The production designer is responsible for the overall look and feel of the show, whereas the decorator is responsible for all the details on each set that isn’t architecture—all the art, furnishings, and decor. Often, because of the nature of the relationship of the camera to the talent and the space, the decoration is featured in closeup and in wide camera passes and establishing shots.

How soon before production begins does the set decorator and their team begin working? What are your initial tasks? 

Depending on the project, we often start one to two months in advance of the camera crews and on-screen talent. Initially, we’re responsible for editing the look for each character and location, and for securing approvals before we actually proceed with acquisition.

Only Murders in the Building
Photo by Patrick Harbron/Hulu

How is designing for TV or the movies different from designing at home? 

Short answer: Everything is temporary and fake and only needs to last through production. Hahahaha! Seriously, to have the sets look and feel as real as possible, we need to make everything work realistically. In that regard, the final product has to be very similar to what we’d install in a private residence. The real difference is the timeline, budget, and approval process: Every night is like opening night with all the sets we often have on each project. Many vendors—including our favorites on Chairish—supply, ship, and manufacture quickly for our tight deadlines.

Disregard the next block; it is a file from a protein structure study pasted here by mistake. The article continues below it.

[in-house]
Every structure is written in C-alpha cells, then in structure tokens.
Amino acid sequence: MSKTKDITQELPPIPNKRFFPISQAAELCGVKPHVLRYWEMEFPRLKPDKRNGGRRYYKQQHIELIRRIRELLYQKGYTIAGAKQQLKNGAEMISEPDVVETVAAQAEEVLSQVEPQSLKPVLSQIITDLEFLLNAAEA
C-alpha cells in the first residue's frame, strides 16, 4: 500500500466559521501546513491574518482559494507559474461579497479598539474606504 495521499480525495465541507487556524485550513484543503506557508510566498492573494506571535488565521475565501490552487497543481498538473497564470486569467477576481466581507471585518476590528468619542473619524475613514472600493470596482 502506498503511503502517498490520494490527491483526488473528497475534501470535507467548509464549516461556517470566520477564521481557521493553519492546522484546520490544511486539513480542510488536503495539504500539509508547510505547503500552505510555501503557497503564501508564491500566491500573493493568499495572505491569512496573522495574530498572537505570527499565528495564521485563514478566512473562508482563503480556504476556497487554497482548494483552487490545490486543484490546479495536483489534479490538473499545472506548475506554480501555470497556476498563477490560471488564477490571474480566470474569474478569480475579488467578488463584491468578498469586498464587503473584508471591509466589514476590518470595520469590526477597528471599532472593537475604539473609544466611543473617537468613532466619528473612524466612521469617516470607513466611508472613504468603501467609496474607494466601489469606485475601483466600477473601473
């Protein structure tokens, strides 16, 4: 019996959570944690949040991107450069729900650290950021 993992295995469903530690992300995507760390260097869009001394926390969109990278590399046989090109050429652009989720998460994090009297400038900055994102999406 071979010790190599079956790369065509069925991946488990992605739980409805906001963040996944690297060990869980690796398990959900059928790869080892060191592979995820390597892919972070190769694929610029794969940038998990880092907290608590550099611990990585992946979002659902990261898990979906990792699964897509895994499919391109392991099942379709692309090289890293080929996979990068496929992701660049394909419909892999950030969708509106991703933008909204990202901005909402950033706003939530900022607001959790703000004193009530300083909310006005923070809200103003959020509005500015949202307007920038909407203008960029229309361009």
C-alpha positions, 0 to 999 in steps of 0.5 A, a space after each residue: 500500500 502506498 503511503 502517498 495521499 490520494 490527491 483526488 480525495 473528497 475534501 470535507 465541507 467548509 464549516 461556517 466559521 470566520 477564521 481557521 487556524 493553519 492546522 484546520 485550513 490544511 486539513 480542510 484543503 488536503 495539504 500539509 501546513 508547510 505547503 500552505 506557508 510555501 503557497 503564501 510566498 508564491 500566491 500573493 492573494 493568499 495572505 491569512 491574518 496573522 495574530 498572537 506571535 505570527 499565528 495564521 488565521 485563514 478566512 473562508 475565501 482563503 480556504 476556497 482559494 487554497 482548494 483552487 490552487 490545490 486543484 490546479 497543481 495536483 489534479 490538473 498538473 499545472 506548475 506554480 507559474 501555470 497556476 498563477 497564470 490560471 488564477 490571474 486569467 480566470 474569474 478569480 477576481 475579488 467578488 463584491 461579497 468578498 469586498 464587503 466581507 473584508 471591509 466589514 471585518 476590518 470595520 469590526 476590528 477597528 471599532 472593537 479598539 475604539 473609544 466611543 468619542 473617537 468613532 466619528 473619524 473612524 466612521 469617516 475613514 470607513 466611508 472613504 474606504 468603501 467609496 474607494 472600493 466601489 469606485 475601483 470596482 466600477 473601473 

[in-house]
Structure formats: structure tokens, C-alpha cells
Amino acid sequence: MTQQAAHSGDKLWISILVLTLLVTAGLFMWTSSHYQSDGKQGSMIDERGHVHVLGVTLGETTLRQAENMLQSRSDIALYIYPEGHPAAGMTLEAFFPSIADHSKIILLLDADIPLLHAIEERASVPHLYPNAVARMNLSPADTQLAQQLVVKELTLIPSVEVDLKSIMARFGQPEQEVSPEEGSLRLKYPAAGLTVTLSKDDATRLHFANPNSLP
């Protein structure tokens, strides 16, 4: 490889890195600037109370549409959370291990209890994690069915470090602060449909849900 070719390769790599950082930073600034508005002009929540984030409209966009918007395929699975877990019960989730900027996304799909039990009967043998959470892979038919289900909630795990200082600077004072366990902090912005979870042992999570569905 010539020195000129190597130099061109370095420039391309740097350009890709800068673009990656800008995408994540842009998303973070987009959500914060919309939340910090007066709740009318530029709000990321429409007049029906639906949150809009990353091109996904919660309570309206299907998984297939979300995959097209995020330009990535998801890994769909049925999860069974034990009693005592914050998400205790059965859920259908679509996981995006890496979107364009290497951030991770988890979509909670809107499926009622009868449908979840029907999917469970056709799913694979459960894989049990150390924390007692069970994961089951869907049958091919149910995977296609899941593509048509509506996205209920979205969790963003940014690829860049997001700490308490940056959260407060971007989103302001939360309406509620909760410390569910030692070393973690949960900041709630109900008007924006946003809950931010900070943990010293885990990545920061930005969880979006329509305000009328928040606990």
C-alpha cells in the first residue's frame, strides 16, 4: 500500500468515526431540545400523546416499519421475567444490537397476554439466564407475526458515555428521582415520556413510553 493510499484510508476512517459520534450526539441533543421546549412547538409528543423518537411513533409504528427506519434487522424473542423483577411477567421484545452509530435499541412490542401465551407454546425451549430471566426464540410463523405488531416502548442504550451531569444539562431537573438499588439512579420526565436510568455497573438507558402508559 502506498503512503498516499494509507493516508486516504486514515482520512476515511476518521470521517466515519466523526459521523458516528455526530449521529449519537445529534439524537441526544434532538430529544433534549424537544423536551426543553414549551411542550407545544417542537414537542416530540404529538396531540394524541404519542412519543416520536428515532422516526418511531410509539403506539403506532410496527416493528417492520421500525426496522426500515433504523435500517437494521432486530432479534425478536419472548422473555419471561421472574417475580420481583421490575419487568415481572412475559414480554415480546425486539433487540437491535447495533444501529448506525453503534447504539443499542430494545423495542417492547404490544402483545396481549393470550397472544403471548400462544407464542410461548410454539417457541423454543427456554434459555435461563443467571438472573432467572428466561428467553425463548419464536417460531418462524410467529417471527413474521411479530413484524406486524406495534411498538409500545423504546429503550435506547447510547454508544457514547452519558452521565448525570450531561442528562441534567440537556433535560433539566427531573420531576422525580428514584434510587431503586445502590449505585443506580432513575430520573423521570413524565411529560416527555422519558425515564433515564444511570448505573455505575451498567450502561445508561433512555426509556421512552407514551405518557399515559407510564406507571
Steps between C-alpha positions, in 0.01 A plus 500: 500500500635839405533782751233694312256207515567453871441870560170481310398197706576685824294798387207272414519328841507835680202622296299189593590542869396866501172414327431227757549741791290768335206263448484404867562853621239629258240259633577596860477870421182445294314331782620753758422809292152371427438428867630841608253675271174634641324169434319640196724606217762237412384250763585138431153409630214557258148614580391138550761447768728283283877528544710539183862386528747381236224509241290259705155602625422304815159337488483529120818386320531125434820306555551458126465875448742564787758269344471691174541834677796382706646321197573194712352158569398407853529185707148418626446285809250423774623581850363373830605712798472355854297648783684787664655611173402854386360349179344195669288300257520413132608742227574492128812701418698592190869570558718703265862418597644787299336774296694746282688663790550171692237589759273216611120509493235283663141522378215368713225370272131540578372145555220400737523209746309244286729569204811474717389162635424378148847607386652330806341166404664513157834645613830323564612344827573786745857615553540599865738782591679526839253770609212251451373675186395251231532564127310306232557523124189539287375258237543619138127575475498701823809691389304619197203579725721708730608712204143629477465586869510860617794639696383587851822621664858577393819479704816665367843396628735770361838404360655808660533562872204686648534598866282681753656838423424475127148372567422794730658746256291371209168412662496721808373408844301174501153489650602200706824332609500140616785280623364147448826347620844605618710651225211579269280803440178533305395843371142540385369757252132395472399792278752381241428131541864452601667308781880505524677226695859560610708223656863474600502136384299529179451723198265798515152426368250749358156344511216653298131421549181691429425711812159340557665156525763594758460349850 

What is your approach to design in your own home?

I don’t. I let my husband do it, mostly. Who wants to do it all day, every day, for dozens of characters and then figure out how to do it at home? 

What is your favorite decor piece in your home and why?  

We have one simple, classic, leather club chair that’s big enough to sleep in. I’m easy at home. It’s great.

What is your favorite decorating cheap thrill? 

Finding a cool beat-up piece to upcycle. There’s nothing more exhilarating than breathing new life into an otherwise-headed-for-landfill piece.

What is your favorite paint color?  

Love the blues.

Only Murders in the Building
Photo by Craig Blankenhorn/Hulu

What is a favorite design destination you think every decor lover should visit at least once? 

Hit a major foreign market at least annually.

Who are your favorite design influences and icons? 

The Victorians, Frank Lloyd Wright and Ralph Lauren. Fussy, streamlined, classic and challenging. The contradictory clash of it all.

Besides the films you’ve worked on, what movie have you seen the most in your life?

The original Star Wars trilogy. The design is overwhelming.

Where do you like to go for inspiration?  

Being in a creative industry, I don’t have to go anywhere in particular—I keep my eyes and ears open to my colleagues, sources, vendors, and trends playing out in the media at large.

Lead image: Craig Blankenhorn/Hulu

October 28, 2022

Dennis Sarlo is the executive editor of Chairish and a lover of all things design-related. Prior to joining the team, he served as the executive editor of Dering Hall and was the first site director of Architectural Digest. He was also part of the founding team of travel startup Jetsetter. He lives in New York.